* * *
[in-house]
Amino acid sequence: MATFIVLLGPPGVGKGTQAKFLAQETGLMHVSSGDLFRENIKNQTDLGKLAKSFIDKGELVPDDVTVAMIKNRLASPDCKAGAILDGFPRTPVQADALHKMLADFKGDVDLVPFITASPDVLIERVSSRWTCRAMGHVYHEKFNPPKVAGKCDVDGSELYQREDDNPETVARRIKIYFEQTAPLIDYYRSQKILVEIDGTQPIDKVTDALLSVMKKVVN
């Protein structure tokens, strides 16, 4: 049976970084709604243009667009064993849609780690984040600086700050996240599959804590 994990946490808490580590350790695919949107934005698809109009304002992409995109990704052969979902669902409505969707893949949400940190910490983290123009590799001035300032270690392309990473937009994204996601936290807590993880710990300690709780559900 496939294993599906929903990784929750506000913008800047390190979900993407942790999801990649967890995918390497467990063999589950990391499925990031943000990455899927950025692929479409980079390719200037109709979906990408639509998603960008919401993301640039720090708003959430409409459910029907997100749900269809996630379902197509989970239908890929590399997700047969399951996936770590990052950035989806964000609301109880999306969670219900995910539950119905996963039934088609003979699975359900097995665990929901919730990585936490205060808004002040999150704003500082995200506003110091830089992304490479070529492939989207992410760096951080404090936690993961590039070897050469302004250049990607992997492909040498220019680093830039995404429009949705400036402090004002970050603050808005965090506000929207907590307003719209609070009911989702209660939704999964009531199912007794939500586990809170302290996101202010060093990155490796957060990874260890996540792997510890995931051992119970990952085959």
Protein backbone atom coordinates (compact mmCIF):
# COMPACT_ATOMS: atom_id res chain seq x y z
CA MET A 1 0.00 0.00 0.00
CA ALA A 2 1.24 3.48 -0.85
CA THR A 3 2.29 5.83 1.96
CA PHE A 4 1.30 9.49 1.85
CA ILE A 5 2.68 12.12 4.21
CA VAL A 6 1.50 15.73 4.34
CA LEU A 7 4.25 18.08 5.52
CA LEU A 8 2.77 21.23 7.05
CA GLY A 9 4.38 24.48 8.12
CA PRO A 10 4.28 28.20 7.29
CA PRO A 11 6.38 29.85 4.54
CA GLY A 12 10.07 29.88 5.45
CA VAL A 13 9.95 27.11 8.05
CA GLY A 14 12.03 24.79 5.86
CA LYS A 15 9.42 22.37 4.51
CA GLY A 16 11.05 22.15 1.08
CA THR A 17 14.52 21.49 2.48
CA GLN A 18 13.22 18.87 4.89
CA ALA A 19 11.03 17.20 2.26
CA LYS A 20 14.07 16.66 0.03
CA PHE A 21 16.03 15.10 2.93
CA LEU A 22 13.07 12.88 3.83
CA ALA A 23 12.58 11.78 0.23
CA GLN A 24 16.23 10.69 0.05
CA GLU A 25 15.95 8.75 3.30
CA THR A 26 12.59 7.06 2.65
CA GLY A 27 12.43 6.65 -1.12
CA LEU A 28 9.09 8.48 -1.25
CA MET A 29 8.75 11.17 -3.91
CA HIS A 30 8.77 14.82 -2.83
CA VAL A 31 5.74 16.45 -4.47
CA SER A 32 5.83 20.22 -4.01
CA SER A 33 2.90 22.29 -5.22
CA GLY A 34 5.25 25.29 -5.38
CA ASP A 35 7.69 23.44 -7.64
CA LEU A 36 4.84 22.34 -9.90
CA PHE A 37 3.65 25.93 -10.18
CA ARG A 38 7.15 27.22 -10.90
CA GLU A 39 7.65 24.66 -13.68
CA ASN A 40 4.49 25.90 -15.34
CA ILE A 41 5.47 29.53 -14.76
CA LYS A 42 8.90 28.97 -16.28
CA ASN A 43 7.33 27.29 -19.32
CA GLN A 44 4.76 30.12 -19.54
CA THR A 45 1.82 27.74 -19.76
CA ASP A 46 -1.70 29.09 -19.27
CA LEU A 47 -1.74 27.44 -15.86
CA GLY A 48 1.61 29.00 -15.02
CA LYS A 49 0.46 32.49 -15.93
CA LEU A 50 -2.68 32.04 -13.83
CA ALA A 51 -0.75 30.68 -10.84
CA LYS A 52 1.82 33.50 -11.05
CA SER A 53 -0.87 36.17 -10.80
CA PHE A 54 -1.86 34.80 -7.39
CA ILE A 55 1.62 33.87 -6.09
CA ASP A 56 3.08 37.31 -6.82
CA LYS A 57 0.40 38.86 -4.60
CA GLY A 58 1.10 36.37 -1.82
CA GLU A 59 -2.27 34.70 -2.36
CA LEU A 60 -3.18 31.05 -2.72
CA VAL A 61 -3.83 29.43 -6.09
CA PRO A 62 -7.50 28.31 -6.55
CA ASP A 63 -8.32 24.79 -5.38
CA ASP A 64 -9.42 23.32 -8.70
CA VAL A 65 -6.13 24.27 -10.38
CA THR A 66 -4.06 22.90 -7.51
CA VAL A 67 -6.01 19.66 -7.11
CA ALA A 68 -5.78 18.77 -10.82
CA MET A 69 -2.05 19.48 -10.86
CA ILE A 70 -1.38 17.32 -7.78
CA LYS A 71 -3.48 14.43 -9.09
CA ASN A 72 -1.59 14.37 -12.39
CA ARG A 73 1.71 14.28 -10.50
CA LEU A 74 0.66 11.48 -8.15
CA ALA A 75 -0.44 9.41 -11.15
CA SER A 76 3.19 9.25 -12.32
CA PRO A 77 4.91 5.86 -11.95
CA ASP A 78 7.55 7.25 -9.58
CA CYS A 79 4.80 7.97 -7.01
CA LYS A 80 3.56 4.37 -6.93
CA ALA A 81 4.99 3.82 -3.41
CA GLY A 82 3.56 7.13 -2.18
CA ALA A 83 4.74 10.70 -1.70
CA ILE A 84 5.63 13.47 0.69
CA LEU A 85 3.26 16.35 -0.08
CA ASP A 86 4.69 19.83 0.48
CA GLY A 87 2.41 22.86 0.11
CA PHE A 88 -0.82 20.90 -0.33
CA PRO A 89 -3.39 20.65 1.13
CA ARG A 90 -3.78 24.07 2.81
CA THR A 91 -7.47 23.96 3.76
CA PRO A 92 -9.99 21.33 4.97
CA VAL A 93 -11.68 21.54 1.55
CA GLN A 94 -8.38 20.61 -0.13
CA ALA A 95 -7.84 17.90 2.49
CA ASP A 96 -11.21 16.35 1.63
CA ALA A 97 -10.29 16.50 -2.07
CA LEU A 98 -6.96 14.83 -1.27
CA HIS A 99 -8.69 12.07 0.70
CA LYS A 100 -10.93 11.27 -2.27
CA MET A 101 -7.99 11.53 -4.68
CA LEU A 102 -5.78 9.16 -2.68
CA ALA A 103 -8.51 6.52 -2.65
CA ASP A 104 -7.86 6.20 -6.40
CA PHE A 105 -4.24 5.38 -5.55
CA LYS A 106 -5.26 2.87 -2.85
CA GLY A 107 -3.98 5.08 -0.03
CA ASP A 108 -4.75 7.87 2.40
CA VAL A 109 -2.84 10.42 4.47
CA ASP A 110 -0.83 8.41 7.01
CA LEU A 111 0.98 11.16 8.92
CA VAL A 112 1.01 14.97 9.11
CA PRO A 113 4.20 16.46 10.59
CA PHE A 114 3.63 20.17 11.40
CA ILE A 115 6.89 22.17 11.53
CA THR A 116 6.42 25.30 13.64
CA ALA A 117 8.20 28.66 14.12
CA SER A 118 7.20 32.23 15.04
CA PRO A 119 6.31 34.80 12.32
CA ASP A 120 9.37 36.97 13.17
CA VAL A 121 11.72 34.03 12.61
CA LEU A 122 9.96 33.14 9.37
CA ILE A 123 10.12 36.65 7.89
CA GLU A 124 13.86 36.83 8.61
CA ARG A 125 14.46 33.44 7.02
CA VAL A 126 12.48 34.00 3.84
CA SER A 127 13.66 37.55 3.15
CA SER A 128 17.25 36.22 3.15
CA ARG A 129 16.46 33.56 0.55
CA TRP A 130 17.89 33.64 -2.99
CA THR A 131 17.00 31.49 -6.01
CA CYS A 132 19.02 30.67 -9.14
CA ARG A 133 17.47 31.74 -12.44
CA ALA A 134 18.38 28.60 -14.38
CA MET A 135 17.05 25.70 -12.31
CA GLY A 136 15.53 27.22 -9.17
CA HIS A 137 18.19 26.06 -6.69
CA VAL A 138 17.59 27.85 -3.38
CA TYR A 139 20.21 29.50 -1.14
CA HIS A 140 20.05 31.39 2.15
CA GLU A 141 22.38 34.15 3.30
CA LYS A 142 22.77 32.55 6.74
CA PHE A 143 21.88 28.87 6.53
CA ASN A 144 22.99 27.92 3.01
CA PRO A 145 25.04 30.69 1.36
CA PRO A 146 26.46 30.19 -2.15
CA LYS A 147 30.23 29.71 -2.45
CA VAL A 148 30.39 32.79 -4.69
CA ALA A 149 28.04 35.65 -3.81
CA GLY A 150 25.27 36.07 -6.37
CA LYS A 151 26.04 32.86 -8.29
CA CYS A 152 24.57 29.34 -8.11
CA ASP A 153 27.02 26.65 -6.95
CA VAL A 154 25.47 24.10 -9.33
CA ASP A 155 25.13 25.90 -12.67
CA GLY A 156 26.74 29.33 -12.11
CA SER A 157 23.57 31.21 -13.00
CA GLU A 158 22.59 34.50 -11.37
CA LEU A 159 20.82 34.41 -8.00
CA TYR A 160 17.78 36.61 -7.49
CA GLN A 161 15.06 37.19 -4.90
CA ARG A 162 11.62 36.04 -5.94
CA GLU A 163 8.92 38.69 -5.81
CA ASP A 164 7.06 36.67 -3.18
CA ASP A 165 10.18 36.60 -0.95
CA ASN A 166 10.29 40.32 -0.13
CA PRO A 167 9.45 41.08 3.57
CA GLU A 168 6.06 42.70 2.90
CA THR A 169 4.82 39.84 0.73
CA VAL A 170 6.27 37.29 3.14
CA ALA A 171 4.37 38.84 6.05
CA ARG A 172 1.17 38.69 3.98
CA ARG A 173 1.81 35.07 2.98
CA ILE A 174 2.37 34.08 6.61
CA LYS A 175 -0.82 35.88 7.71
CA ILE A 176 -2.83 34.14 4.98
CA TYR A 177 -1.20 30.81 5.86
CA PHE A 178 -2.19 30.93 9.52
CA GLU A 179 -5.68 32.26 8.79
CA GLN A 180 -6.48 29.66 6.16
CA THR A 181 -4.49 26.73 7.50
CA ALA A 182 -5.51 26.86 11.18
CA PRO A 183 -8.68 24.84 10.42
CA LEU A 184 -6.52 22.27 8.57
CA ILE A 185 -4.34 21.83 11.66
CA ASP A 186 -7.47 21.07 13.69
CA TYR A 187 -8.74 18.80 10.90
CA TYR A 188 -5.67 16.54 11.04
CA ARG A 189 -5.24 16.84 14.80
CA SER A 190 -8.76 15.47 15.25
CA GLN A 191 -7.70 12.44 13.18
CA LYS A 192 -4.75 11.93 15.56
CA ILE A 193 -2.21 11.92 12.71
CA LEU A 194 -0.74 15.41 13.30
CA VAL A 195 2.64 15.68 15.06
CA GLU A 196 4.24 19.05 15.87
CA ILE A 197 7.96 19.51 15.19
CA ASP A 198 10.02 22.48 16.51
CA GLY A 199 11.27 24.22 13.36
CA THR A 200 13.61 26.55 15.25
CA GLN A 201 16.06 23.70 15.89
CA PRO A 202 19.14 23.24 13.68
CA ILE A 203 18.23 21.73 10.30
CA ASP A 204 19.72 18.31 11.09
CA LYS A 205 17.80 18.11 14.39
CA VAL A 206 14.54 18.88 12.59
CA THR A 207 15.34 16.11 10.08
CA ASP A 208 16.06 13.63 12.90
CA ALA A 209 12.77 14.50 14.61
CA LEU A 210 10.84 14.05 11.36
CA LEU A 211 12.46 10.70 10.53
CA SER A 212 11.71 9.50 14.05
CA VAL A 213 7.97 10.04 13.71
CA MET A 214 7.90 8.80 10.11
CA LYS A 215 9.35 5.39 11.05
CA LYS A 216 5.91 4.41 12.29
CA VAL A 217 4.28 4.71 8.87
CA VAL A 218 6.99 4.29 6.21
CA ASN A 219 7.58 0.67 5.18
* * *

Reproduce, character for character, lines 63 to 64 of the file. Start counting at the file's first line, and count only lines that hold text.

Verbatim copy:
CA GLY A 58 1.10 36.37 -1.82
CA GLU A 59 -2.27 34.70 -2.36